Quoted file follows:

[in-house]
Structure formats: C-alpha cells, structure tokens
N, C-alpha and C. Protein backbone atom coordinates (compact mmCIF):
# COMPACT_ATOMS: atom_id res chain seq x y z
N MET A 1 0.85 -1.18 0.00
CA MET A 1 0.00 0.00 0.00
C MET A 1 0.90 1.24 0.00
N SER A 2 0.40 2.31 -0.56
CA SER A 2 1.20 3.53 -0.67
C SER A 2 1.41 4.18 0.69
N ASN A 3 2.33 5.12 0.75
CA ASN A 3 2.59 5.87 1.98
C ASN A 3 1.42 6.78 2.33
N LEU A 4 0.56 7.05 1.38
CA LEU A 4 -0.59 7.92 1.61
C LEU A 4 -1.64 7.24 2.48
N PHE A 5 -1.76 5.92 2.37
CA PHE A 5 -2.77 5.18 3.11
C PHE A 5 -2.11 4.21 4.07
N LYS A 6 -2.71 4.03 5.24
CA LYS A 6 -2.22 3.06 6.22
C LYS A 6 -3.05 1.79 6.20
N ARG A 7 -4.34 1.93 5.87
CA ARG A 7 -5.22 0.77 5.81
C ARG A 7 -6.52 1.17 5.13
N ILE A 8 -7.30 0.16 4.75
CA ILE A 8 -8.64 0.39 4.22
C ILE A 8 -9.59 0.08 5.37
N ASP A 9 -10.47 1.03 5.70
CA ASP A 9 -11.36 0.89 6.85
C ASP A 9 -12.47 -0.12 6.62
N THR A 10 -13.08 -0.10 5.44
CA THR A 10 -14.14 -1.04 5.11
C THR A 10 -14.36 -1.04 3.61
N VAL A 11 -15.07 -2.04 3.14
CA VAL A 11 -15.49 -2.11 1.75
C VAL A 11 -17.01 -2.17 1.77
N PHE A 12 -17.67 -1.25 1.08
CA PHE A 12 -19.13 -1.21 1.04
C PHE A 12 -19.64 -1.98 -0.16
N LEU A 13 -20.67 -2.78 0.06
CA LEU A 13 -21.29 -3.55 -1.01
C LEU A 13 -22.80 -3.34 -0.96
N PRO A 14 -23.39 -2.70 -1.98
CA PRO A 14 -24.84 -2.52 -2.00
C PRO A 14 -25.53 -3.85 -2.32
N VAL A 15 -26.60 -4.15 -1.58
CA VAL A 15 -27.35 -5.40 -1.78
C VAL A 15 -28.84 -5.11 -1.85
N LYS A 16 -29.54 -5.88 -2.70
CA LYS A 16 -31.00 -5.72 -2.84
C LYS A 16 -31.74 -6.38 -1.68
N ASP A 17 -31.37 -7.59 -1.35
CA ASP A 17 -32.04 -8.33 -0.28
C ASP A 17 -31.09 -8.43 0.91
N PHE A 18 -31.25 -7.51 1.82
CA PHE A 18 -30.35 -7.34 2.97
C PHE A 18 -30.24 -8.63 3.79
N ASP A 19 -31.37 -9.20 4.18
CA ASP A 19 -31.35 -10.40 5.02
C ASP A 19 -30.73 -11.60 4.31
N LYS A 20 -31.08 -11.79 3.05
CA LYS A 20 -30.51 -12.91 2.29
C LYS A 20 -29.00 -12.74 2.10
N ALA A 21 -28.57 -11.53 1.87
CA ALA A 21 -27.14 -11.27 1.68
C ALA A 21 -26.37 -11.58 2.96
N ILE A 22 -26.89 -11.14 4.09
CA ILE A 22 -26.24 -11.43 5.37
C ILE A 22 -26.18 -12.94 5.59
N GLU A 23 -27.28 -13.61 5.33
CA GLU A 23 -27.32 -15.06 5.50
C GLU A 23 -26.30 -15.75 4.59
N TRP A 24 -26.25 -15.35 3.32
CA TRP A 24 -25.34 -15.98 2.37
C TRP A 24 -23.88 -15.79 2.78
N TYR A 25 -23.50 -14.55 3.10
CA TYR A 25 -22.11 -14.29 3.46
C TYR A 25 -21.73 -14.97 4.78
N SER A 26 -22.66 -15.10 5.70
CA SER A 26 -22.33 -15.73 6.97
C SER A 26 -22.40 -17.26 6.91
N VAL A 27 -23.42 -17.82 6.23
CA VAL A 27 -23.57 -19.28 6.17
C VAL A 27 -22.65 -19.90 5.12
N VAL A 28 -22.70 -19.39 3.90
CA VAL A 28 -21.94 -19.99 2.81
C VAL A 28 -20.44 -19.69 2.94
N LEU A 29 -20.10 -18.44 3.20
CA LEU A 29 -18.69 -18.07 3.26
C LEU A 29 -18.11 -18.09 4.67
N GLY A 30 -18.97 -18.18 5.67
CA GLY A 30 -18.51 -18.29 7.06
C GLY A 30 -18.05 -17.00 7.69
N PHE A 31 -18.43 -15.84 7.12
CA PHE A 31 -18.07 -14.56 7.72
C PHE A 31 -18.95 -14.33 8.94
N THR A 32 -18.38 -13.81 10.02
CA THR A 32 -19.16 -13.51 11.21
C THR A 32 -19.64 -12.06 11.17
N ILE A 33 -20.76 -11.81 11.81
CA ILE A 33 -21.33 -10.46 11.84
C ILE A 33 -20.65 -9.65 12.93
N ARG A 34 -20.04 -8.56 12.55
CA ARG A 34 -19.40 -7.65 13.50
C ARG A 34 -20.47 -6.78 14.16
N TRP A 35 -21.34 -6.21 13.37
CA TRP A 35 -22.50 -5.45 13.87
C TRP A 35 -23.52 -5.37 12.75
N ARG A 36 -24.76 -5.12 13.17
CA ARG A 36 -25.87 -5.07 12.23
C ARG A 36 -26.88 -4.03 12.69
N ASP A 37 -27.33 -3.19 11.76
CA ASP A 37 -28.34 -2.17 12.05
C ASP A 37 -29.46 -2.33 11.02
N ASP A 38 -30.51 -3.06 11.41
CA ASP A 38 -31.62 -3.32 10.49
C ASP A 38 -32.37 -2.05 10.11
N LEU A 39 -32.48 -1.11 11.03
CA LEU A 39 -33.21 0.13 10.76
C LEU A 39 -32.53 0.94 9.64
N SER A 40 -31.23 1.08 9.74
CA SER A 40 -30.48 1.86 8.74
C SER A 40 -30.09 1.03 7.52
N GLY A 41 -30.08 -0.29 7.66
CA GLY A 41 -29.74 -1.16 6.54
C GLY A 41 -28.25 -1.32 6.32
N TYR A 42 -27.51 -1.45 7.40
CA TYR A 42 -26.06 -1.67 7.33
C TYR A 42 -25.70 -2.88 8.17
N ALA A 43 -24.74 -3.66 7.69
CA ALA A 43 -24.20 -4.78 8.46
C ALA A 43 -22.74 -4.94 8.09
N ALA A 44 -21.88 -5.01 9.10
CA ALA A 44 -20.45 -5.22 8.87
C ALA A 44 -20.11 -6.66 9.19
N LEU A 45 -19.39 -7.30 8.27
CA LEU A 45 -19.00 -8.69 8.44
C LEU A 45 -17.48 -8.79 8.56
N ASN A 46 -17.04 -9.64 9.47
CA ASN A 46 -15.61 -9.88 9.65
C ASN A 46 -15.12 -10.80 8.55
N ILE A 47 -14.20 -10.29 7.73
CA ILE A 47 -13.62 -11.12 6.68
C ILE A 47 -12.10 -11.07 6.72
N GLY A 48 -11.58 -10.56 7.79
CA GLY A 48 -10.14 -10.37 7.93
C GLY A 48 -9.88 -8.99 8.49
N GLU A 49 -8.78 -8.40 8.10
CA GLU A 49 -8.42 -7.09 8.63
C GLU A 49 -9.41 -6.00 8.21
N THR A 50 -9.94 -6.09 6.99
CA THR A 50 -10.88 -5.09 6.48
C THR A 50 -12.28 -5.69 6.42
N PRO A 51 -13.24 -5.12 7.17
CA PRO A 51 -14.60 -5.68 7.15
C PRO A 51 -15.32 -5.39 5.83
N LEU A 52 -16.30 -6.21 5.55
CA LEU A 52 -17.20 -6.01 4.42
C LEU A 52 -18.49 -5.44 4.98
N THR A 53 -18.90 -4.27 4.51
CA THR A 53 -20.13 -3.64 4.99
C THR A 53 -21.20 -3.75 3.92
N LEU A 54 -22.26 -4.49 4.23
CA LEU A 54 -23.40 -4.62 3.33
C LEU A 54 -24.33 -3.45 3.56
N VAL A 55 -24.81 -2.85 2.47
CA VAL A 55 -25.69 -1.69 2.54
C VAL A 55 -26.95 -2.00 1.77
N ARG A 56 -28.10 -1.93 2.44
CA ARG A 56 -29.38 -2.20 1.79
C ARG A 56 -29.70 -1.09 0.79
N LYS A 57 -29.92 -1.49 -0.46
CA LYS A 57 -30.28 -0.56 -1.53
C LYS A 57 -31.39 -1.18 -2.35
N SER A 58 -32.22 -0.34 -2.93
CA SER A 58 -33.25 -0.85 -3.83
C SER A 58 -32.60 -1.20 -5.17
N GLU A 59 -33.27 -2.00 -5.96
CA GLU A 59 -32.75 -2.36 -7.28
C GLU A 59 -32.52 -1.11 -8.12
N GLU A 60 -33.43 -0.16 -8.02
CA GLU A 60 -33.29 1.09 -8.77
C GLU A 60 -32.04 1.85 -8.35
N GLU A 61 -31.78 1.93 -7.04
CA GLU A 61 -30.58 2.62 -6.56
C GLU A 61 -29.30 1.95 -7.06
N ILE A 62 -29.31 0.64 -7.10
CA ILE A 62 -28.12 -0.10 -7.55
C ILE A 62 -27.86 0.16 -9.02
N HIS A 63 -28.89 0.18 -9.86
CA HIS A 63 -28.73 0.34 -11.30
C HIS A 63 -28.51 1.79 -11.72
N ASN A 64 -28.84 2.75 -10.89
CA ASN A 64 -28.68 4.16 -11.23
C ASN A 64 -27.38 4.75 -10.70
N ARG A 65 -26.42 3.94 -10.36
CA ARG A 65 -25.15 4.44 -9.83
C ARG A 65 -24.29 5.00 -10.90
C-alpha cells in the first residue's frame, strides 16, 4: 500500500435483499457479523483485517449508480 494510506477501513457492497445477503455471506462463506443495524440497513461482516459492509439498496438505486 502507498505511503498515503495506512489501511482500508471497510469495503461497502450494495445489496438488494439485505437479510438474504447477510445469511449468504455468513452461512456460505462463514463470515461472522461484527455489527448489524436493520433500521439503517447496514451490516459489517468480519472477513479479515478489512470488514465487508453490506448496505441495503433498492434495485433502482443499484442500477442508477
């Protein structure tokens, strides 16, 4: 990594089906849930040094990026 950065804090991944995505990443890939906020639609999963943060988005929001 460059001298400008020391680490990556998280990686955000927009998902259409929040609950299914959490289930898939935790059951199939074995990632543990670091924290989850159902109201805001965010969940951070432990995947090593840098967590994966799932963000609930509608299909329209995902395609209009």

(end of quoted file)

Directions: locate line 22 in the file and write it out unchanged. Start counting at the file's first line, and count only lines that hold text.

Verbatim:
C LYS A 6 -3.05 1.79 6.20